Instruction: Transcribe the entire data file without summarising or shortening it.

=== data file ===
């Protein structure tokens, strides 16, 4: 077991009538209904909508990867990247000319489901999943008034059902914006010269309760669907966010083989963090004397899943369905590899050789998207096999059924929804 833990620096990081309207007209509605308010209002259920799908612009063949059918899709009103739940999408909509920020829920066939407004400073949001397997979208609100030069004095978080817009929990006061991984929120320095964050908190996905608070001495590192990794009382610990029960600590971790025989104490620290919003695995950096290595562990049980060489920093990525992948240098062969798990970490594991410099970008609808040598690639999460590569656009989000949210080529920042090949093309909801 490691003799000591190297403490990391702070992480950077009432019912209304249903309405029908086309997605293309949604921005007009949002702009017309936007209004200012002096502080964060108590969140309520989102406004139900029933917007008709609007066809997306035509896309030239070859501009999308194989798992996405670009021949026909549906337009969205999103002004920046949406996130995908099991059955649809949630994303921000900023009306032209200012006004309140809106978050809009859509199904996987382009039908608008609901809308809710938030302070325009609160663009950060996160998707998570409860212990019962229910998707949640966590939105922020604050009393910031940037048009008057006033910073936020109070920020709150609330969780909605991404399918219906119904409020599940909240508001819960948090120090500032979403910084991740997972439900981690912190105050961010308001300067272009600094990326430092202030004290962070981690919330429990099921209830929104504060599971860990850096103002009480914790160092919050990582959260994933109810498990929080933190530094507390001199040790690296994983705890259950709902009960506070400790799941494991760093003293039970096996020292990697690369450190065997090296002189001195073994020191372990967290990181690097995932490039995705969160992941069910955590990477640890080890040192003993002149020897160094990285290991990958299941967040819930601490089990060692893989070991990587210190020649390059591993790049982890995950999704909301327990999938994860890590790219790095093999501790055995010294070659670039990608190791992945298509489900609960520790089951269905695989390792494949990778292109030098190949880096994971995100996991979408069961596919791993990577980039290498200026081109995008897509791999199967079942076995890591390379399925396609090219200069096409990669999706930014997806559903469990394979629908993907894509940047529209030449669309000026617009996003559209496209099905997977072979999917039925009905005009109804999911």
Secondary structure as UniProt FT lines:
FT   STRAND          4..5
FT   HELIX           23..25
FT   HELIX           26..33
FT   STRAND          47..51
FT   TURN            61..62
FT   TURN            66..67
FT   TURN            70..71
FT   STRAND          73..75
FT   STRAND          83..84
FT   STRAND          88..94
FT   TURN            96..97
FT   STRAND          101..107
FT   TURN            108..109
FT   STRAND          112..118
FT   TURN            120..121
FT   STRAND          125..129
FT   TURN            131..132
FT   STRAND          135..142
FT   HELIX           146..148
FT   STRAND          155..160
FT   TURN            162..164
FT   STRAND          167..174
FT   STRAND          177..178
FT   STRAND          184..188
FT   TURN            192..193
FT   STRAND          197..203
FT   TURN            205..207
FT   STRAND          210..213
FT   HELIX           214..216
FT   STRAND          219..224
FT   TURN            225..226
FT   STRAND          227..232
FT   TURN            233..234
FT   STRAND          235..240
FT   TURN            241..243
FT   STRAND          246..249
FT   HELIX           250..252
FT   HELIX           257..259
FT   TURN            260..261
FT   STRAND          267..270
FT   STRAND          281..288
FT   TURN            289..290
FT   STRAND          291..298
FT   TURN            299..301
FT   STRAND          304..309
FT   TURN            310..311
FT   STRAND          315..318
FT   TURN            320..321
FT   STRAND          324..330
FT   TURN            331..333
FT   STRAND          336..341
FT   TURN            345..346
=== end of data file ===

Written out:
């Protein structure tokens, strides 16, 4: 077991009538209904909508990867990247000319489901999943008034059902914006010269309760669907966010083989963090004397899943369905590899050789998207096999059924929804 833990620096990081309207007209509605308010209002259920799908612009063949059918899709009103739940999408909509920020829920066939407004400073949001397997979208609100030069004095978080817009929990006061991984929120320095964050908190996905608070001495590192990794009382610990029960600590971790025989104490620290919003695995950096290595562990049980060489920093990525992948240098062969798990970490594991410099970008609808040598690639999460590569656009989000949210080529920042090949093309909801 490691003799000591190297403490990391702070992480950077009432019912209304249903309405029908086309997605293309949604921005007009949002702009017309936007209004200012002096502080964060108590969140309520989102406004139900029933917007008709609007066809997306035509896309030239070859501009999308194989798992996405670009021949026909549906337009969205999103002004920046949406996130995908099991059955649809949630994303921000900023009306032209200012006004309140809106978050809009859509199904996987382009039908608008609901809308809710938030302070325009609160663009950060996160998707998570409860212990019962229910998707949640966590939105922020604050009393910031940037048009008057006033910073936020109070920020709150609330969780909605991404399918219906119904409020599940909240508001819960948090120090500032979403910084991740997972439900981690912190105050961010308001300067272009600094990326430092202030004290962070981690919330429990099921209830929104504060599971860990850096103002009480914790160092919050990582959260994933109810498990929080933190530094507390001199040790690296994983705890259950709902009960506070400790799941494991760093003293039970096996020292990697690369450190065997090296002189001195073994020191372990967290990181690097995932490039995705969160992941069910955590990477640890080890040192003993002149020897160094990285290991990958299941967040819930601490089990060692893989070991990587210190020649390059591993790049982890995950999704909301327990999938994860890590790219790095093999501790055995010294070659670039990608190791992945298509489900609960520790089951269905695989390792494949990778292109030098190949880096994971995100996991979408069961596919791993990577980039290498200026081109995008897509791999199967079942076995890591390379399925396609090219200069096409990669999706930014997806559903469990394979629908993907894509940047529209030449669309000026617009996003559209496209099905997977072979999917039925009905005009109804999911």
Secondary structure as UniProt FT lines:
FT   STRAND          4..5
FT   HELIX           23..25
FT   HELIX           26..33
FT   STRAND          47..51
FT   TURN            61..62
FT   TURN            66..67
FT   TURN            70..71
FT   STRAND          73..75
FT   STRAND          83..84
FT   STRAND          88..94
FT   TURN            96..97
FT   STRAND          101..107
FT   TURN            108..109
FT   STRAND          112..118
FT   TURN            120..121
FT   STRAND          125..129
FT   TURN            131..132
FT   STRAND          135..142
FT   HELIX           146..148
FT   STRAND          155..160
FT   TURN            162..164
FT   STRAND          167..174
FT   STRAND          177..178
FT   STRAND          184..188
FT   TURN            192..193
FT   STRAND          197..203
FT   TURN            205..207
FT   STRAND          210..213
FT   HELIX           214..216
FT   STRAND          219..224
FT   TURN            225..226
FT   STRAND          227..232
FT   TURN            233..234
FT   STRAND          235..240
FT   TURN            241..243
FT   STRAND          246..249
FT   HELIX           250..252
FT   HELIX           257..259
FT   TURN            260..261
FT   STRAND          267..270
FT   STRAND          281..288
FT   TURN            289..290
FT   STRAND          291..298
FT   TURN            299..301
FT   STRAND          304..309
FT   TURN            310..311
FT   STRAND          315..318
FT   TURN            320..321
FT   STRAND          324..330
FT   TURN            331..333
FT   STRAND          336..341
FT   TURN            345..346